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Rush is gold

CMU’s quarterback is a well-rounded star on and off the field

Contact: Jim Knight

​By Andy Sneddon
Reprinted from Centralight Fall 2016​​

Talent? Check. Smarts? Check. Supportive environment? Willingness to learn? Work ethic? Check, che​ck and check.

CMU quarterback Cooper Rush has it all.

“He’s very self-aware, which I think is a rare quality in this day and age,” says Central Michigan football coach John Bonamego, who has been coaching for some three decades – more than half of it in the NFL. It’s easy to get enamored with yourself and buy into your hype, he says.

“He’s on an ascending path, and he’s been on that path since he walked in the door.
He wants to get better every day.”

Rush, out of Lansing Catholic, is entering his fourth season as the Chippewas’ starter, and he’s one of the all-time best in program history. He ranks second in touchdown passes with 67 and third in passing yards (9,351), passes completed (744) and passing attempts (1,183).

He is one of the Mid-American Conference’s elite and is on both the Maxwell (college football’s top player) and Davey O’Brien (top quarterback) preseason watch lists.

“That stuff’s nice to have,” says Rush, who graduated magna cum laude last spring with a 3.86 GPA and a bachelor’s degree in actuarial science. He’s continuing classes this fall. “It’s an honor, but when it comes down to it, you just have to go play, and it’s about how your team does. You’ve got to be able to execute for your teammates and your program.”

Rush is the consummate student in the classroom and on the field. As a redshirt freshman in 2012, he watched as quarterback Ryan Radcliff rolled up eye-popping numbers.

“I watched every single thing Ryan Radcliff would do,” Rush says. “Redshirt year, a lot of guys get in trouble because they take it off. That’s a mental year, basically. You’re taking mental reps every day, watching film, practicing and constantly just absorbing as much as possible.”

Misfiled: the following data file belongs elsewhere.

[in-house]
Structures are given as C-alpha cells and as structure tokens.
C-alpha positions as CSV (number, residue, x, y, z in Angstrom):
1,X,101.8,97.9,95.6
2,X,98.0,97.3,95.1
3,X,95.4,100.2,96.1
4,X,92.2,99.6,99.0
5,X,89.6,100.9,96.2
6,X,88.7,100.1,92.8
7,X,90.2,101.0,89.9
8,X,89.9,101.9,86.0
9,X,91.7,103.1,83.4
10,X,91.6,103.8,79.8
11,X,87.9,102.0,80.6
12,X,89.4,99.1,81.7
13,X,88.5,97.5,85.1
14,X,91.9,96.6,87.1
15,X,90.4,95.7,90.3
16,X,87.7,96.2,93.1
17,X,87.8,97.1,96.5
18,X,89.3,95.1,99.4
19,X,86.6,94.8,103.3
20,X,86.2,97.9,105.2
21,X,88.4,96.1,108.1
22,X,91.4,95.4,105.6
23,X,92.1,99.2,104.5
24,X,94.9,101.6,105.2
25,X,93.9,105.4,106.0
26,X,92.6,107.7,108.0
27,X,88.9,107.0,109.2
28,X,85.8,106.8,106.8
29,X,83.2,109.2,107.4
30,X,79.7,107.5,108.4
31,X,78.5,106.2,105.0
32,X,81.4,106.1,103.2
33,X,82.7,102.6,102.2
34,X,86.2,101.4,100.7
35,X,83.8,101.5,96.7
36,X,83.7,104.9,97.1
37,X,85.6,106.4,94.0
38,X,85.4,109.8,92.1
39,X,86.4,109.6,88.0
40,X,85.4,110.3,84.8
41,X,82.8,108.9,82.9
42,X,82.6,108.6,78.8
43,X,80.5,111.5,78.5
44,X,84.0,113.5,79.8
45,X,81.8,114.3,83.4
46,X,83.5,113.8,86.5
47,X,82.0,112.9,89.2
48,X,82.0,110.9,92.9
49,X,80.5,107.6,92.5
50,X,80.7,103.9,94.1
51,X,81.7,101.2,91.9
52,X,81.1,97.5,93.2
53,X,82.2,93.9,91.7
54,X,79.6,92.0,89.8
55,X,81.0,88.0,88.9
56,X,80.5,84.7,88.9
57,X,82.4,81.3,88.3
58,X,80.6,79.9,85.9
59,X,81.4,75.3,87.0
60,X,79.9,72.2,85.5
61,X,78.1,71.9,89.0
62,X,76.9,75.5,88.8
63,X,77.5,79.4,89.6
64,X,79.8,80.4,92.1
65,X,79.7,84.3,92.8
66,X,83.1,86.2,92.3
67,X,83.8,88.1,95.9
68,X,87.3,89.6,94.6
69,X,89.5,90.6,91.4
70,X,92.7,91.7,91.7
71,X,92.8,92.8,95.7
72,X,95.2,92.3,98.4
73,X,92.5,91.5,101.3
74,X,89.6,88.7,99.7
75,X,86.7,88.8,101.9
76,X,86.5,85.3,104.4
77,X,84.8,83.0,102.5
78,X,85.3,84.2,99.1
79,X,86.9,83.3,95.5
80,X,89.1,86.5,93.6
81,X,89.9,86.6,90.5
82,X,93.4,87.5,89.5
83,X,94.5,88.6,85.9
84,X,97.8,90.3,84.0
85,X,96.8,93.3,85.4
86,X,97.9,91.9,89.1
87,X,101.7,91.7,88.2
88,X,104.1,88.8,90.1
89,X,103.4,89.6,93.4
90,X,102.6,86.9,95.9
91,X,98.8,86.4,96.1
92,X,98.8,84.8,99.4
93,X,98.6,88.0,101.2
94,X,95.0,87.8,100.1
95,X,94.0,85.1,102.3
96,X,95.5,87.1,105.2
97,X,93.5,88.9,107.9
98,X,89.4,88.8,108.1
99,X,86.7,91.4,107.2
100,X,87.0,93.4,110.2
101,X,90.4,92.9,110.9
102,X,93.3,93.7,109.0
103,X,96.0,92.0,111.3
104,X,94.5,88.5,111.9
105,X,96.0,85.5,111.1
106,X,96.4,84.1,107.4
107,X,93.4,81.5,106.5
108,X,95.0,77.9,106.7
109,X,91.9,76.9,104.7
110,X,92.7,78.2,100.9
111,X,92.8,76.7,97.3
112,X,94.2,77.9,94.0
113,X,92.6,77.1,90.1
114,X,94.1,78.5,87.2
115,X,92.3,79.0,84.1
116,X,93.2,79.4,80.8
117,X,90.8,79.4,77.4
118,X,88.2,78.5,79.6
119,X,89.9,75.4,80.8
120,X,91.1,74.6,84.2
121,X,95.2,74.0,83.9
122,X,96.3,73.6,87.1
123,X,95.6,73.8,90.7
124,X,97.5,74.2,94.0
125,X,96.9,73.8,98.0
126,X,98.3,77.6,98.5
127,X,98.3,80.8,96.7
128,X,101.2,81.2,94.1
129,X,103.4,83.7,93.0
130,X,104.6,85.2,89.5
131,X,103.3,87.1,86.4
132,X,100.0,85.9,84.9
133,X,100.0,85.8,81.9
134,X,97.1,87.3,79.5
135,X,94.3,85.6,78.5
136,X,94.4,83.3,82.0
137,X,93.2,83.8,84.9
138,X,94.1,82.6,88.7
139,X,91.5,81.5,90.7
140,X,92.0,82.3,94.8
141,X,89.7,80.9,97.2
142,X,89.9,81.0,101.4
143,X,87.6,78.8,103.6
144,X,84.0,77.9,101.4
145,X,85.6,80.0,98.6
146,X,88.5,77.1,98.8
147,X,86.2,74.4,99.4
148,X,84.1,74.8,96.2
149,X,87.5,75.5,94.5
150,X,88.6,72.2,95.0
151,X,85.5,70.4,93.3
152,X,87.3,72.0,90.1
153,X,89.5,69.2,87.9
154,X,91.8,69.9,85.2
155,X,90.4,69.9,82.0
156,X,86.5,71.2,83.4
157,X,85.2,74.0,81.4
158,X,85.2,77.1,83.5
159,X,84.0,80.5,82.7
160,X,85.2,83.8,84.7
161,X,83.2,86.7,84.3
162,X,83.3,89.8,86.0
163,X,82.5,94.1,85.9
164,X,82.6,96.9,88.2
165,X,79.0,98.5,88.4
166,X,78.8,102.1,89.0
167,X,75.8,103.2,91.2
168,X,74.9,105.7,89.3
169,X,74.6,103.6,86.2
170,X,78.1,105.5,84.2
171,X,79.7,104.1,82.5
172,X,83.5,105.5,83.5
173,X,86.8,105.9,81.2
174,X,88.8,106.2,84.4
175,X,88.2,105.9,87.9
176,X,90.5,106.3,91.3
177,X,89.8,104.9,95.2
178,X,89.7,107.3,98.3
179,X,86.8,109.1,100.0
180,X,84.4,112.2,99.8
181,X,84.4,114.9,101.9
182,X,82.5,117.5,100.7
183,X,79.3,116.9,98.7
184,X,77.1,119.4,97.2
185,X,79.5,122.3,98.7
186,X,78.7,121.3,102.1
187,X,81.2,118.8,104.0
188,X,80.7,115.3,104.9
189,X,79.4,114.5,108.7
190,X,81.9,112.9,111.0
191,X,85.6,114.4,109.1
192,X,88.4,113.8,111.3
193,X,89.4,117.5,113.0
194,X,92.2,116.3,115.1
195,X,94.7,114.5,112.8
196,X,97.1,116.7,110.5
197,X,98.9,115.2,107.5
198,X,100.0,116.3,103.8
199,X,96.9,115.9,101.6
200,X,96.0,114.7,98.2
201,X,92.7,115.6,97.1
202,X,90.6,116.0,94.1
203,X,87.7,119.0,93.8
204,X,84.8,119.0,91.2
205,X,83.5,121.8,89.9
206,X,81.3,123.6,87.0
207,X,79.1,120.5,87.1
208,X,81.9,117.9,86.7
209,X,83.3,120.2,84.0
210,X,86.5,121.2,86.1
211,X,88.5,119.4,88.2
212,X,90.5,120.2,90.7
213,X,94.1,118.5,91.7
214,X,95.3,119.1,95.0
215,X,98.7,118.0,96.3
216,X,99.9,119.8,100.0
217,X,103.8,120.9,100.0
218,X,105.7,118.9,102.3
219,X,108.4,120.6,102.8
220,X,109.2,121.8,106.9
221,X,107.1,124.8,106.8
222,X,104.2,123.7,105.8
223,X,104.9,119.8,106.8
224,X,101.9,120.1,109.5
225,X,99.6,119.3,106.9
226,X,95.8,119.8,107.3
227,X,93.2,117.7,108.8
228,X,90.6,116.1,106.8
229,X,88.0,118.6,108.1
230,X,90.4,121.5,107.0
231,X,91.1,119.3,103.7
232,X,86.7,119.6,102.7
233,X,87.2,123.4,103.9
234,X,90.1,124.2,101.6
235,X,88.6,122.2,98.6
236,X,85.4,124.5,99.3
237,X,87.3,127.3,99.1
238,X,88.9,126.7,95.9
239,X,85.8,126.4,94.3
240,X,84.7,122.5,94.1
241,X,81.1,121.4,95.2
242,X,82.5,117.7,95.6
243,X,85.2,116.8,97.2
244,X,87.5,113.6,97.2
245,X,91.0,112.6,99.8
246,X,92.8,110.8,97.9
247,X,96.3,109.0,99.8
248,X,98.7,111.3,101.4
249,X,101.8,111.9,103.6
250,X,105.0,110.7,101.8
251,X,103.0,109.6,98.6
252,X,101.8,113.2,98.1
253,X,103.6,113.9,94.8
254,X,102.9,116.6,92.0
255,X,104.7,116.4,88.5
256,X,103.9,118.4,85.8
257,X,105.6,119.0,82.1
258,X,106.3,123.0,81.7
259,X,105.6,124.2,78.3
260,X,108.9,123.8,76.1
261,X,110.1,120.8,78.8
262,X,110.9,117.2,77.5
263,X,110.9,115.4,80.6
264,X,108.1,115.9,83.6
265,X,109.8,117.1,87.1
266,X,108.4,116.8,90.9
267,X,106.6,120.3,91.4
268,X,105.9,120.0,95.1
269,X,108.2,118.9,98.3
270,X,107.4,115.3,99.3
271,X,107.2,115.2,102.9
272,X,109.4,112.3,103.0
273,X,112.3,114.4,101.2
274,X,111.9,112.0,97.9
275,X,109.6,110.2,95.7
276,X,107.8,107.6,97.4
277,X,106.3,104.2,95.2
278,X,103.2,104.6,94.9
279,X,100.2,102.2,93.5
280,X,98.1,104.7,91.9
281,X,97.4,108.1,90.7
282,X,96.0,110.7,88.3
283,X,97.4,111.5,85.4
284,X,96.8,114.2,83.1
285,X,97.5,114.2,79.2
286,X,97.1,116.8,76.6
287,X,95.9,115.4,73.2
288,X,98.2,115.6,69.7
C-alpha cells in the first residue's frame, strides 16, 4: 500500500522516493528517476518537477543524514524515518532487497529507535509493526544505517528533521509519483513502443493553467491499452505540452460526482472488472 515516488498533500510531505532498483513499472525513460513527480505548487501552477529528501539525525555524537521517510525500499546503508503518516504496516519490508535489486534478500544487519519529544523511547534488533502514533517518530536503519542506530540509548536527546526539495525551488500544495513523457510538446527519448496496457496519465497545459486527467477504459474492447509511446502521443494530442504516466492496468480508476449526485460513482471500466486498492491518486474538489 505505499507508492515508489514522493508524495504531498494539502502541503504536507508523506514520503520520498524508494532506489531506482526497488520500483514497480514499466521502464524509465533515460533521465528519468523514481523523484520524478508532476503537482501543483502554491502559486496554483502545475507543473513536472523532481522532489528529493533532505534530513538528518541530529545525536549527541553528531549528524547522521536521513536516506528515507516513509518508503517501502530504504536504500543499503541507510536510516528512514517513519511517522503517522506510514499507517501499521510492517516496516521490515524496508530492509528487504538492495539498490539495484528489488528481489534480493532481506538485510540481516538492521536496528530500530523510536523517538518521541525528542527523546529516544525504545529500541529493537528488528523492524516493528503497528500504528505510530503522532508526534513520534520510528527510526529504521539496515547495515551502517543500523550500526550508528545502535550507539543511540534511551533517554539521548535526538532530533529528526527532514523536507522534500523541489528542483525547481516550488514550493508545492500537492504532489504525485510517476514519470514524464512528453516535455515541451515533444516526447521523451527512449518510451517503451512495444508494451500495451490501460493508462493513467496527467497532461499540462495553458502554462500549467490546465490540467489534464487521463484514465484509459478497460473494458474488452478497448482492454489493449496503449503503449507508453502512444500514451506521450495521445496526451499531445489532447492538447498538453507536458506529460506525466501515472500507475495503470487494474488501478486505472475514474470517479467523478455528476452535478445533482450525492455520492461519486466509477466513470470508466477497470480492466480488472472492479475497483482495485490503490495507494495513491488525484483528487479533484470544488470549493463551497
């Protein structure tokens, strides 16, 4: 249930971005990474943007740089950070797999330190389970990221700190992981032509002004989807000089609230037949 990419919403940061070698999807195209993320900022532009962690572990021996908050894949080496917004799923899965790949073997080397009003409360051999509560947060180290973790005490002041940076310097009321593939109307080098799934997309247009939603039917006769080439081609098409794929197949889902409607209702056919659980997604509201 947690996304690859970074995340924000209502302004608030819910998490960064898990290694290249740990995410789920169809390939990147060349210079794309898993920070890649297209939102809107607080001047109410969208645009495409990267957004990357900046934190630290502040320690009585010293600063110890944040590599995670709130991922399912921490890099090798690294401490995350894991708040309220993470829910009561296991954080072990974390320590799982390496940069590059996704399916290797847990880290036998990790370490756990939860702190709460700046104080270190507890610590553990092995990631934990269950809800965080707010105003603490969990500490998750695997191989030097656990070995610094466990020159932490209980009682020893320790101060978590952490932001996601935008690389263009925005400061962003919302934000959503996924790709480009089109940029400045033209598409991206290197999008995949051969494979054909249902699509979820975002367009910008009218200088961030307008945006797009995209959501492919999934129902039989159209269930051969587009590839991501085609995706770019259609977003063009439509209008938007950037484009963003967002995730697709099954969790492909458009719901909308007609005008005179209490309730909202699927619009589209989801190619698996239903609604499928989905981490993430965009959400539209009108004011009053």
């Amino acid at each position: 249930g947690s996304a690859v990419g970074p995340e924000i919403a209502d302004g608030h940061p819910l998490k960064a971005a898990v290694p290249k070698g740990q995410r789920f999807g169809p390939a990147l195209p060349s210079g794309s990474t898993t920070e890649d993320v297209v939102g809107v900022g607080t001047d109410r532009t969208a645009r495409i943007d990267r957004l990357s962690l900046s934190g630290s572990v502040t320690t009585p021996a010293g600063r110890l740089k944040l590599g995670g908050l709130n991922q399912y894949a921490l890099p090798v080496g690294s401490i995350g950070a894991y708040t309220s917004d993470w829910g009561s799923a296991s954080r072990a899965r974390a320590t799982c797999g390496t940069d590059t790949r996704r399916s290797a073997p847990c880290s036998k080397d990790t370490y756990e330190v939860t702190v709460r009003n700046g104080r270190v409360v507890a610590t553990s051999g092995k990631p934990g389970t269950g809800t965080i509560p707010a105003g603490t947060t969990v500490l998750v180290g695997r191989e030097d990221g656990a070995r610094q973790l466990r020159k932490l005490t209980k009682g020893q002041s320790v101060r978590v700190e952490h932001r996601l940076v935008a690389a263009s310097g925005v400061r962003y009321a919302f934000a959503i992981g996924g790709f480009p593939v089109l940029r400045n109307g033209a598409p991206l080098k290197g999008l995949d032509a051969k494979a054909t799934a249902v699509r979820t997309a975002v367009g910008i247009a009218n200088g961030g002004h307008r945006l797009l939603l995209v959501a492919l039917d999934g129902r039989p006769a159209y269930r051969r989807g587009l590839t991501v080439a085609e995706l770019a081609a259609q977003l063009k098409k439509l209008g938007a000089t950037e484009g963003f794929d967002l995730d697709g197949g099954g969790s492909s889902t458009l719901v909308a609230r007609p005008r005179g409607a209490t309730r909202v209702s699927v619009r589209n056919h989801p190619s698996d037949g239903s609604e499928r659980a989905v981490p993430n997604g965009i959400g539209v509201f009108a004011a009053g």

Now Rush is the unquestioned team leader, and it’s a role he embraces as he tries to pass along the same wisdom, particularly to younger quarterbacks.

“I’m not doing it perfectly, but I tell those guys, ‘Watch the guy who’s done it for a little bit’ because that’s what I did, and it helped a lot when I got a chance to play,” he says.

Among those young understudies is incoming freshman Tony Poljan, a 6-foot-7, 225-pound, highly touted recruit – also from Lansing Catholic.

Rush played high school basketball with David Poljan, Tony’s older brother, and Rush’s younger brother graduated with Tony.

The goal, Rush says, is that Tony Poljan, along with all the other young quarterbacks, follows the lead – film study, weight room, preparing each and every day, just as Rush did with Radcliff.

“We’ve known the family well, and we’ve known Tony for a long time,” Rush says.

“I helped him throughout the process with recruiting. I didn’t really pressure him with Central stuff or anything like that. I just said, ‘Come to me if you need some help,’ and we talked about the process in general.”

In the grand scheme of things, it’s about perpetuating the program. From the likes of Dan LeFevour to Radcliff to Rush and beyond.

And beyond CMU for Cooper Rush? Perhaps the NFL, the next logical step for a kid who had one scholarship offer – CMU – coming out of high school and moved into the starting lineup just three games into his redshirt freshman season.

“It’s something Coach Bono talks about, that it’s something everyone should be striving for in the back of their mind,” Rush says. “Because to reach that goal, you’ll reach a bunch of other goals in front of it. I hope that opportunity comes.”

Relive it

Cooper Rush’s Hail Mary pass vs. Western Kentucky topped ESPN’s list of best plays in the 2014 bowl season.


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